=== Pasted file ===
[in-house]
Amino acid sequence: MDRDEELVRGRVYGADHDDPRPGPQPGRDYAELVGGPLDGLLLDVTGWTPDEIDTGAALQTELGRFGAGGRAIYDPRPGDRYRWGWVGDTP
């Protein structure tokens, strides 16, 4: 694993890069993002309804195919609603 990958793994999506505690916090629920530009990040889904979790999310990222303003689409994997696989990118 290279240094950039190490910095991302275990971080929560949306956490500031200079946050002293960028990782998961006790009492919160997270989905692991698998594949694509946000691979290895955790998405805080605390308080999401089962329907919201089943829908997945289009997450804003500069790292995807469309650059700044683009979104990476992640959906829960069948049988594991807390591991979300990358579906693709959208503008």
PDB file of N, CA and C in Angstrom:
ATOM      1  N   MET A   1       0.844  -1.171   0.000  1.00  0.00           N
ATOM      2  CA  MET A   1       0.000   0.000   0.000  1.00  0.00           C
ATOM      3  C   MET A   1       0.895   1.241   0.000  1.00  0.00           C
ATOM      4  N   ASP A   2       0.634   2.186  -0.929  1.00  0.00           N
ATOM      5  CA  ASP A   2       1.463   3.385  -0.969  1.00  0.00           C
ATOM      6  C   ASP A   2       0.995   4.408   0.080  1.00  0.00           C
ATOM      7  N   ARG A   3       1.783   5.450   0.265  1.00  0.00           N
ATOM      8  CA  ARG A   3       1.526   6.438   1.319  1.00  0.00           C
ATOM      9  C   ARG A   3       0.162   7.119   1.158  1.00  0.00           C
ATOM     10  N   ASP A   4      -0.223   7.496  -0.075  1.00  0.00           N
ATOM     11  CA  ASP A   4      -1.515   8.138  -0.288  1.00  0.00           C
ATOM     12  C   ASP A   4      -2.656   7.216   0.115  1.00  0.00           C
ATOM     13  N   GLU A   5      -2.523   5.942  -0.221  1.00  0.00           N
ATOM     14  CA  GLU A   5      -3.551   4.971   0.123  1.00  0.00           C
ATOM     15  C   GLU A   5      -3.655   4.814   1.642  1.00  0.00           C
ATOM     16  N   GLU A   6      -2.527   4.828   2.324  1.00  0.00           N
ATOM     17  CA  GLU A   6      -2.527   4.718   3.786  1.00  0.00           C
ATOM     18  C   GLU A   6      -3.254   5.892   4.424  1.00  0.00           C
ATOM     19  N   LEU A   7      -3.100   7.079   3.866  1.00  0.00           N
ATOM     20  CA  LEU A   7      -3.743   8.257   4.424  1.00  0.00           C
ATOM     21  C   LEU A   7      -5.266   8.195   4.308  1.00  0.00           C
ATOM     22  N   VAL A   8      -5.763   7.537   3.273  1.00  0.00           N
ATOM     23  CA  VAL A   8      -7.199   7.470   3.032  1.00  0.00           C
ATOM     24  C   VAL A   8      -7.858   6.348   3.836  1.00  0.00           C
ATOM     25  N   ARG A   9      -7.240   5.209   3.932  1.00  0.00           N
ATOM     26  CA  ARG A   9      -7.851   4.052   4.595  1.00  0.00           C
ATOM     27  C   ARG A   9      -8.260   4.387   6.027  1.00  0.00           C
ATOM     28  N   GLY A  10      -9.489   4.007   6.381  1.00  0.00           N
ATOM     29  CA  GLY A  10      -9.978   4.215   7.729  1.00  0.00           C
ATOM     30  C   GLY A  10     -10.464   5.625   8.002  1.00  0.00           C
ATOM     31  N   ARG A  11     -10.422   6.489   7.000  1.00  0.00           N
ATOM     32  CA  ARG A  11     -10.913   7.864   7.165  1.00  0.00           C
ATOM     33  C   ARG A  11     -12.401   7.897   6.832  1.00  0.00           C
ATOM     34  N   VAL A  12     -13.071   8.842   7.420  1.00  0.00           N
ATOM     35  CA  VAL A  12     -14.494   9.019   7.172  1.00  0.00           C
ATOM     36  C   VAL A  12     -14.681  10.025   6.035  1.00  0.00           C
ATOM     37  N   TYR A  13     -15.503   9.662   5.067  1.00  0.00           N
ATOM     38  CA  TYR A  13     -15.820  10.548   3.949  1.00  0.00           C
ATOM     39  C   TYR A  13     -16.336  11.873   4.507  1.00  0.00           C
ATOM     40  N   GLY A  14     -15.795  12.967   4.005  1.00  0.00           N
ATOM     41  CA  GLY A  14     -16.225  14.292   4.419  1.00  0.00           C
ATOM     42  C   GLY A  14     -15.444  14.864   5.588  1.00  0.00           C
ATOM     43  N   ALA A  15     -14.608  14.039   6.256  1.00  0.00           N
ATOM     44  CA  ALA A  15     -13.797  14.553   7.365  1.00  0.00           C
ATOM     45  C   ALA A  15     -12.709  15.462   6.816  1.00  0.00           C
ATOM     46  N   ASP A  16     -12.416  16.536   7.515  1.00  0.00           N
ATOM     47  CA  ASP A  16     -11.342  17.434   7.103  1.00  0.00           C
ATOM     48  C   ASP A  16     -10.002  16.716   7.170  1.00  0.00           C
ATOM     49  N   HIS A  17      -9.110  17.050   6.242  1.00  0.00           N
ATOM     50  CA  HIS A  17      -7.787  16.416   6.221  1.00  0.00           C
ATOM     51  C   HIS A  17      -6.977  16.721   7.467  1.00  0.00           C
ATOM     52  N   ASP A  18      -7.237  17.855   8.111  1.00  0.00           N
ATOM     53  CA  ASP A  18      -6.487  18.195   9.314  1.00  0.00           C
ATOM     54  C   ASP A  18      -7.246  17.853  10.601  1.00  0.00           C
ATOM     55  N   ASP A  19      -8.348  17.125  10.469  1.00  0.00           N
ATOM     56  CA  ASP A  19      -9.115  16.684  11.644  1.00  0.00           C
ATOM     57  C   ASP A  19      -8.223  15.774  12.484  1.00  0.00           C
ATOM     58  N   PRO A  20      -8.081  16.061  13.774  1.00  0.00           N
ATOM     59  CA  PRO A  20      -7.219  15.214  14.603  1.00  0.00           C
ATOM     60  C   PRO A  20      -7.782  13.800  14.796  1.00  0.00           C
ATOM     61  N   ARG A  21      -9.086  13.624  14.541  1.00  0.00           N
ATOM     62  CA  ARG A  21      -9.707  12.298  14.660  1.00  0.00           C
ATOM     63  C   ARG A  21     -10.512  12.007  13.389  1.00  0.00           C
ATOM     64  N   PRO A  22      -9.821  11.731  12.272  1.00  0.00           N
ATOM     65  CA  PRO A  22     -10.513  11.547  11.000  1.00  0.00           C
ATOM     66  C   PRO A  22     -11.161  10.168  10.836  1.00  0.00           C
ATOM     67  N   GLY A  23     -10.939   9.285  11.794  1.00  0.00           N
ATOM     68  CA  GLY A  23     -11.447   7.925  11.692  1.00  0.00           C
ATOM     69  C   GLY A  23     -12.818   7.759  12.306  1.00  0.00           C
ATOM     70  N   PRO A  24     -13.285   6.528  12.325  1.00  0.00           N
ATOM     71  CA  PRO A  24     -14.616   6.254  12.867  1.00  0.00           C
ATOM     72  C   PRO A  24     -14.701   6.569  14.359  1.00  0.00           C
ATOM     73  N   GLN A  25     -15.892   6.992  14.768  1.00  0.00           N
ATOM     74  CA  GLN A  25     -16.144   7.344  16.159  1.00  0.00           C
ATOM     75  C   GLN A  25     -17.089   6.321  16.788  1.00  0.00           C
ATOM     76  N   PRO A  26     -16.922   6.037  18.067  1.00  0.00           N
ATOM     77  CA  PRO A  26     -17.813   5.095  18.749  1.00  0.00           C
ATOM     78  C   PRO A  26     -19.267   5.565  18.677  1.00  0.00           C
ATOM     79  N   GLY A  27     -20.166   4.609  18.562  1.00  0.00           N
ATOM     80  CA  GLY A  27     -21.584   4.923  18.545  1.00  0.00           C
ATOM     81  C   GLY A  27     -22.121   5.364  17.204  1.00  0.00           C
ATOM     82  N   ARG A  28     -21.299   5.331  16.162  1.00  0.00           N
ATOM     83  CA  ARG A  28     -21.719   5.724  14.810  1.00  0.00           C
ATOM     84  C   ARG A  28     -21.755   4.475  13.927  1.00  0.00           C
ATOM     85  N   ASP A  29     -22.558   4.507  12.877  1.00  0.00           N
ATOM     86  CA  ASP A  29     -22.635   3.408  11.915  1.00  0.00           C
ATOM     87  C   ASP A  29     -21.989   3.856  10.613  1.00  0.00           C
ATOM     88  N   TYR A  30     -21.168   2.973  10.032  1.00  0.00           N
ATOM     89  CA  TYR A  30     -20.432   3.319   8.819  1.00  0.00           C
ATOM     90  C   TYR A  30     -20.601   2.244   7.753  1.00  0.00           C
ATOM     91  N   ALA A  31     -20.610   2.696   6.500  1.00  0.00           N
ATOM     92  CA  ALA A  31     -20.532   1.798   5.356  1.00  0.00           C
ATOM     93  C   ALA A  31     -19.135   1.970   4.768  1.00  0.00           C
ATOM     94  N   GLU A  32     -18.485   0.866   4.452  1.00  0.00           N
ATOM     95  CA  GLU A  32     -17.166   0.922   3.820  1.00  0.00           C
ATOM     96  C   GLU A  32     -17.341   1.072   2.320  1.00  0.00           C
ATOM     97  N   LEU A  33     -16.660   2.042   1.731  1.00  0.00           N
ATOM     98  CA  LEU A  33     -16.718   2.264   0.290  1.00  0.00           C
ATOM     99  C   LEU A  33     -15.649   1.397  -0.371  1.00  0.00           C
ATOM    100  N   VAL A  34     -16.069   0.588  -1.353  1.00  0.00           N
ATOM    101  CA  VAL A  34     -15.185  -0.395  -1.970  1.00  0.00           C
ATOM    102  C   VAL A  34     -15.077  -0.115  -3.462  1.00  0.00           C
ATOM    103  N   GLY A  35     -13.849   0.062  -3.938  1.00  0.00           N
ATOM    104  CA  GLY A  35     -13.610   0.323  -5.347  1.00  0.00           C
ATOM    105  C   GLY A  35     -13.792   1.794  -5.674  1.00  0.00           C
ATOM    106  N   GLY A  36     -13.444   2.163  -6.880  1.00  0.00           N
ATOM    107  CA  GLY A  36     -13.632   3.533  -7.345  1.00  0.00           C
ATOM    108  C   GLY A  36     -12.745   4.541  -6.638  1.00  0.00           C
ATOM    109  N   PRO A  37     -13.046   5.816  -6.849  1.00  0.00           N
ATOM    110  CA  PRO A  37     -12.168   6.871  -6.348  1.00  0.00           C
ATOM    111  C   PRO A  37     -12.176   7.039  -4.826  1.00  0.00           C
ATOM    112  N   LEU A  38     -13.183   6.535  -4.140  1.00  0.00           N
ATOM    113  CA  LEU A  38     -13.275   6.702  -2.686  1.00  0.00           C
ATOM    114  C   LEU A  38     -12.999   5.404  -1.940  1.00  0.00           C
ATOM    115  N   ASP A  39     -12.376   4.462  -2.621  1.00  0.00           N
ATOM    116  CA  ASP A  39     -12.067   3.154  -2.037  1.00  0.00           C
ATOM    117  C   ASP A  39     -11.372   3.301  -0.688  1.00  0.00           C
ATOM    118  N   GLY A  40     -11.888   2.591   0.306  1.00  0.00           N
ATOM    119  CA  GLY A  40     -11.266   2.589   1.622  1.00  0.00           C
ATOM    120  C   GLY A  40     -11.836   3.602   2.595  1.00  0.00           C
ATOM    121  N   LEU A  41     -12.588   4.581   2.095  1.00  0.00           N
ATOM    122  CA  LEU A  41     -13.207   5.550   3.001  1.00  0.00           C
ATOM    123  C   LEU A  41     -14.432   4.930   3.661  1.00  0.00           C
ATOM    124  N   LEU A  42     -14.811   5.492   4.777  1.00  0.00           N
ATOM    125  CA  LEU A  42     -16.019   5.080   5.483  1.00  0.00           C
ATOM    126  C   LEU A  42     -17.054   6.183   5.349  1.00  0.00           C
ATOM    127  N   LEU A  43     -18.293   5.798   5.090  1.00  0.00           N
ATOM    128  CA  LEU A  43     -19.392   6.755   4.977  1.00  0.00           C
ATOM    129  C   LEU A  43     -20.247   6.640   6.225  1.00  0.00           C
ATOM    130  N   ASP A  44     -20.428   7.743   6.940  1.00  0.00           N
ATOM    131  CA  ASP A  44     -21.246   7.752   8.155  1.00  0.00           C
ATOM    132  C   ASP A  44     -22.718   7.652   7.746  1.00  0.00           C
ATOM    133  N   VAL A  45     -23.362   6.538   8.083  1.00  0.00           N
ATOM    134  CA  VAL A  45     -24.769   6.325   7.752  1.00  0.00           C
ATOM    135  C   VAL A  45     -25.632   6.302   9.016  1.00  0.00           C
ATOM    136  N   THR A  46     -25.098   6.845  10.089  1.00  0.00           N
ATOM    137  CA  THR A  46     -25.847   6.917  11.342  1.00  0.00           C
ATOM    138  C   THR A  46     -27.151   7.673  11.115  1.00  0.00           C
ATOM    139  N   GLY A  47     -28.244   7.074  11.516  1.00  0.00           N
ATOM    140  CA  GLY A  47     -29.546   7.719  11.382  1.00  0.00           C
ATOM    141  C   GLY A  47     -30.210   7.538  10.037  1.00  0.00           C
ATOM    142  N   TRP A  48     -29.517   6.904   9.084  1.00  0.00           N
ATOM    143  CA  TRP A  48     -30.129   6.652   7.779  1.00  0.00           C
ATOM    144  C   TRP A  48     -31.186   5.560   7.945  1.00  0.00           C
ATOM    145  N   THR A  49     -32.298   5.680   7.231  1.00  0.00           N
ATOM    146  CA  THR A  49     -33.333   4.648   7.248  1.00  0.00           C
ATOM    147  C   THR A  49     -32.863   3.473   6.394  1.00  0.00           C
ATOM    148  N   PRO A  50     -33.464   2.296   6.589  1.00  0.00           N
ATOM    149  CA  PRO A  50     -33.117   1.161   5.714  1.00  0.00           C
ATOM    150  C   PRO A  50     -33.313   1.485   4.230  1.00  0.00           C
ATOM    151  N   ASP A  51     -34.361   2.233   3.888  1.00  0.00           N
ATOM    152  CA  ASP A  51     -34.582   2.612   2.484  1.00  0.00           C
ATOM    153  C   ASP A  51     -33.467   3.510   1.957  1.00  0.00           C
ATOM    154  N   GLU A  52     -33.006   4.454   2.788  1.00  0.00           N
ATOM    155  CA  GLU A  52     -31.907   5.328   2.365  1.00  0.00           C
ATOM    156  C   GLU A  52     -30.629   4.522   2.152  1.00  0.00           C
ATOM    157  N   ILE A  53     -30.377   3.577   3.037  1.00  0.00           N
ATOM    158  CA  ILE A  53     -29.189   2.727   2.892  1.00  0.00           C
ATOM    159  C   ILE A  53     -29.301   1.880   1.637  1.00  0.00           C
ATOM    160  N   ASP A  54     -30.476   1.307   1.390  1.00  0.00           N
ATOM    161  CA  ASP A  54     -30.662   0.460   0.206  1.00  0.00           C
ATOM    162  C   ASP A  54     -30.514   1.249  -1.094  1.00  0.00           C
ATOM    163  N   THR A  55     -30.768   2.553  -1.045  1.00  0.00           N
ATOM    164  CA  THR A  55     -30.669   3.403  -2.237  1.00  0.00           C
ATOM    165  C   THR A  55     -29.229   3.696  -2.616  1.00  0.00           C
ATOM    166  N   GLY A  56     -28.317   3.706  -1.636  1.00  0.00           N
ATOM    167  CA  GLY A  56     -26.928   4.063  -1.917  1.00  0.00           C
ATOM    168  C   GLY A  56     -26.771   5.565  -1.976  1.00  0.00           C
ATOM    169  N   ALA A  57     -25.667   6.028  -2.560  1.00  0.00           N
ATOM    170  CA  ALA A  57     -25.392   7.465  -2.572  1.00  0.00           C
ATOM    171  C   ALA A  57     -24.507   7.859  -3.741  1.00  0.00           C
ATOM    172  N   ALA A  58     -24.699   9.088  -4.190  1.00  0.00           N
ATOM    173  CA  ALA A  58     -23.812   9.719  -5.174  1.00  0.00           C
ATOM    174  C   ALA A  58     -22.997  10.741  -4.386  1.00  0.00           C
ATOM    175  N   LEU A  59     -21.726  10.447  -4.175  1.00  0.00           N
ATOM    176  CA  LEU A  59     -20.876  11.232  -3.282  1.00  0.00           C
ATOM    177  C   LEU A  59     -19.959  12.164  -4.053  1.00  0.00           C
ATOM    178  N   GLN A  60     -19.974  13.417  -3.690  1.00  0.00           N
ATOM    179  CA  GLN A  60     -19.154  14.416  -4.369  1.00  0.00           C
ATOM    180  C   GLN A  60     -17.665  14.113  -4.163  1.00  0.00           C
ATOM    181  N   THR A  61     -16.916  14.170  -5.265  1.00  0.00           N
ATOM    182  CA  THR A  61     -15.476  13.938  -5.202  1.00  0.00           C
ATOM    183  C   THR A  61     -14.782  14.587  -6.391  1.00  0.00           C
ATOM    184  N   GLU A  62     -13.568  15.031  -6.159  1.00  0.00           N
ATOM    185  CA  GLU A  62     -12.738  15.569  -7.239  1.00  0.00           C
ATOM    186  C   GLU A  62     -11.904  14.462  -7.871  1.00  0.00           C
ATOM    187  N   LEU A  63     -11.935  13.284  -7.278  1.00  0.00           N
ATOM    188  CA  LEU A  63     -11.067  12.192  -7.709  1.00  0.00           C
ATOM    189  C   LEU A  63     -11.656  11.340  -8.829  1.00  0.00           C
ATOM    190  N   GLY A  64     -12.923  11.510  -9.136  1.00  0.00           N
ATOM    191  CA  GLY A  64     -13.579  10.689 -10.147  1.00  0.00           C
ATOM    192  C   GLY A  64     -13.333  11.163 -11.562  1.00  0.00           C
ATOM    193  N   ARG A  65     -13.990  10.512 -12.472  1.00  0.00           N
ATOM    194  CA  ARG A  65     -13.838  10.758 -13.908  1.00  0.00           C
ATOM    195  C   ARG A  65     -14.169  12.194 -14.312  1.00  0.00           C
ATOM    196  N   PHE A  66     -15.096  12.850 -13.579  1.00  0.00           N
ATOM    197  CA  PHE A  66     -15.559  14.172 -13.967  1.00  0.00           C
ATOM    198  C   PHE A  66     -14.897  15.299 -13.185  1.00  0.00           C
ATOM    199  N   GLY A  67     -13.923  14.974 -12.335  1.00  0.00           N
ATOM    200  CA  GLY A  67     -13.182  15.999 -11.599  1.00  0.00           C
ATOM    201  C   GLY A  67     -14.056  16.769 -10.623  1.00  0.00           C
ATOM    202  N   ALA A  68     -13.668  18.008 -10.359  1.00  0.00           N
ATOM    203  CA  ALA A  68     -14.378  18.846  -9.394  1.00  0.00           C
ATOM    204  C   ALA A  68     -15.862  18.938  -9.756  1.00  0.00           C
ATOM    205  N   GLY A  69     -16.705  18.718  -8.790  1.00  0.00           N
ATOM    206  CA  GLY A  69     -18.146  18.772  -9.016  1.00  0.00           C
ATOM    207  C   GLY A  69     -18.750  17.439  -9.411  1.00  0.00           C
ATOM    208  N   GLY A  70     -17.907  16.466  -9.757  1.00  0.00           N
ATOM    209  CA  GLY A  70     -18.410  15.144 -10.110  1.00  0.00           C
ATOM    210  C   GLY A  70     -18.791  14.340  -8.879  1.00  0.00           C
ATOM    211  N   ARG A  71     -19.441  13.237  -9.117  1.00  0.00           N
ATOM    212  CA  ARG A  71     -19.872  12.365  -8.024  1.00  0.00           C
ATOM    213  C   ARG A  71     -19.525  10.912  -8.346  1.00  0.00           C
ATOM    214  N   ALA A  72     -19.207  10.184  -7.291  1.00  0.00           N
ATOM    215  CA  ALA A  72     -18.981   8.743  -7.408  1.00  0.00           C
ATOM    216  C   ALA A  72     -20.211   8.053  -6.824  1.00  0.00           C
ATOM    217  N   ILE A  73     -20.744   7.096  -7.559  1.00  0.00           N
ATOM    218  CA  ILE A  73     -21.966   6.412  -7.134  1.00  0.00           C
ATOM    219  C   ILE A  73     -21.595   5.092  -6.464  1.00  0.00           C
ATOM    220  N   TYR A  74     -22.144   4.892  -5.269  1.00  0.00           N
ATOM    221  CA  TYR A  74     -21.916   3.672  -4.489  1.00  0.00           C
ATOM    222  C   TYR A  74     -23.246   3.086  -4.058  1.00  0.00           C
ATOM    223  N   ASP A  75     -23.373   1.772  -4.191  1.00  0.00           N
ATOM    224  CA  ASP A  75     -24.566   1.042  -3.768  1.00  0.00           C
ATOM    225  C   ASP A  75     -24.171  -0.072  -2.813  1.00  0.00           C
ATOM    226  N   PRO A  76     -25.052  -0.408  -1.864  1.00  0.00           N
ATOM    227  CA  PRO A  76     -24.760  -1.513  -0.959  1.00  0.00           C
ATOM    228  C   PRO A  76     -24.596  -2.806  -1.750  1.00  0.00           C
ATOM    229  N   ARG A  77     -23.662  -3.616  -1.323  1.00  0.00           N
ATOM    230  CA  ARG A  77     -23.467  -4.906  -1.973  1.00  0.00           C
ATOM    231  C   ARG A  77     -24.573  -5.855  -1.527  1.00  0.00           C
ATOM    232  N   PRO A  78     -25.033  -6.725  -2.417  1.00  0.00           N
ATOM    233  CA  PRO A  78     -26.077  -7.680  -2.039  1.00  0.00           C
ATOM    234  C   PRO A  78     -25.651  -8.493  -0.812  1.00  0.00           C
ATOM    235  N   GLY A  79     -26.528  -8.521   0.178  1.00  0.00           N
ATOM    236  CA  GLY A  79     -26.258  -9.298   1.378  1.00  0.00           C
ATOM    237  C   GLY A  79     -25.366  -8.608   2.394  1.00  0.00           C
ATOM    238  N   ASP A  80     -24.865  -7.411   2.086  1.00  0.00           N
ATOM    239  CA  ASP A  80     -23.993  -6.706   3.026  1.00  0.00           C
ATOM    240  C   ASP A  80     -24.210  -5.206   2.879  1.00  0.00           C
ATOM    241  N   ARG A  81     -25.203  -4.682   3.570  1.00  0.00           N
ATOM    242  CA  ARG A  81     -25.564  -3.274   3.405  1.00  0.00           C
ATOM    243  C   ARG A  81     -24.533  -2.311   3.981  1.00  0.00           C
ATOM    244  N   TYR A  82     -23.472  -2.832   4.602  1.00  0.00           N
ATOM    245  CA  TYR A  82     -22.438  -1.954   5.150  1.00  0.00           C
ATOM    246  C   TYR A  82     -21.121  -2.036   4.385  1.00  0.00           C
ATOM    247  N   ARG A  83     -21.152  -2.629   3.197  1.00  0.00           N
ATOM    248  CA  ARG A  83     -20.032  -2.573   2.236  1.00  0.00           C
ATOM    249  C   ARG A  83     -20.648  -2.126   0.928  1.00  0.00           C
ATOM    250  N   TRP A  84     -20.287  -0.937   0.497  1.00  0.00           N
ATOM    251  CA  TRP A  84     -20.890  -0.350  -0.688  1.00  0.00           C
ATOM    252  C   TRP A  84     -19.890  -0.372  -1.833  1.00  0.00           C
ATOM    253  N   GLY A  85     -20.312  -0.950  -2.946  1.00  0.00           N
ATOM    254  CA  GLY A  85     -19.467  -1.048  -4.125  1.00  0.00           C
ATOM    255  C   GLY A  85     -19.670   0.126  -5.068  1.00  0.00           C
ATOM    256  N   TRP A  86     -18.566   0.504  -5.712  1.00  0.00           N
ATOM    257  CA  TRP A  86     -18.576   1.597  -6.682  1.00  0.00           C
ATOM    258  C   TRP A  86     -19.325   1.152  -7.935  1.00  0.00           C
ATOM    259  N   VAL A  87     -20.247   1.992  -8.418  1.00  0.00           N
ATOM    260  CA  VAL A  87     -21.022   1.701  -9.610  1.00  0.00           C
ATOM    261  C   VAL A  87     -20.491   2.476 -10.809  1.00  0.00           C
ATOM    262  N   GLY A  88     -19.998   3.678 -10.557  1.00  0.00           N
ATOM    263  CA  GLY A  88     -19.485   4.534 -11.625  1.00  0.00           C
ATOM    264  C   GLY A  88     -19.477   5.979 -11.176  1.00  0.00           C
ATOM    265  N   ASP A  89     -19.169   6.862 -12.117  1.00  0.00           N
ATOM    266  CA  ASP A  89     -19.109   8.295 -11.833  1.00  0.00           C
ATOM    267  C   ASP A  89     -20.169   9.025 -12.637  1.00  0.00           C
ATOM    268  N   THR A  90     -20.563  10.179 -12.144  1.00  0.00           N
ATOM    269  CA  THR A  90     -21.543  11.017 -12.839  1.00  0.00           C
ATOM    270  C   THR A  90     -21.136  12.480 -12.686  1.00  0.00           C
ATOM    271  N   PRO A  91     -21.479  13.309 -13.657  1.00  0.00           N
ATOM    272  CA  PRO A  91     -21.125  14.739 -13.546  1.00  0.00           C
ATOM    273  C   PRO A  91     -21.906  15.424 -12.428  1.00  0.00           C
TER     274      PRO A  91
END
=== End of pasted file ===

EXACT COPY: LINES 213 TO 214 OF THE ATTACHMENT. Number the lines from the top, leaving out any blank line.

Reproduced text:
ATOM    209  CA  GLY A  70     -18.410  15.144 -10.110  1.00  0.00           C
ATOM    210  C   GLY A  70     -18.791  14.340  -8.879  1.00  0.00           C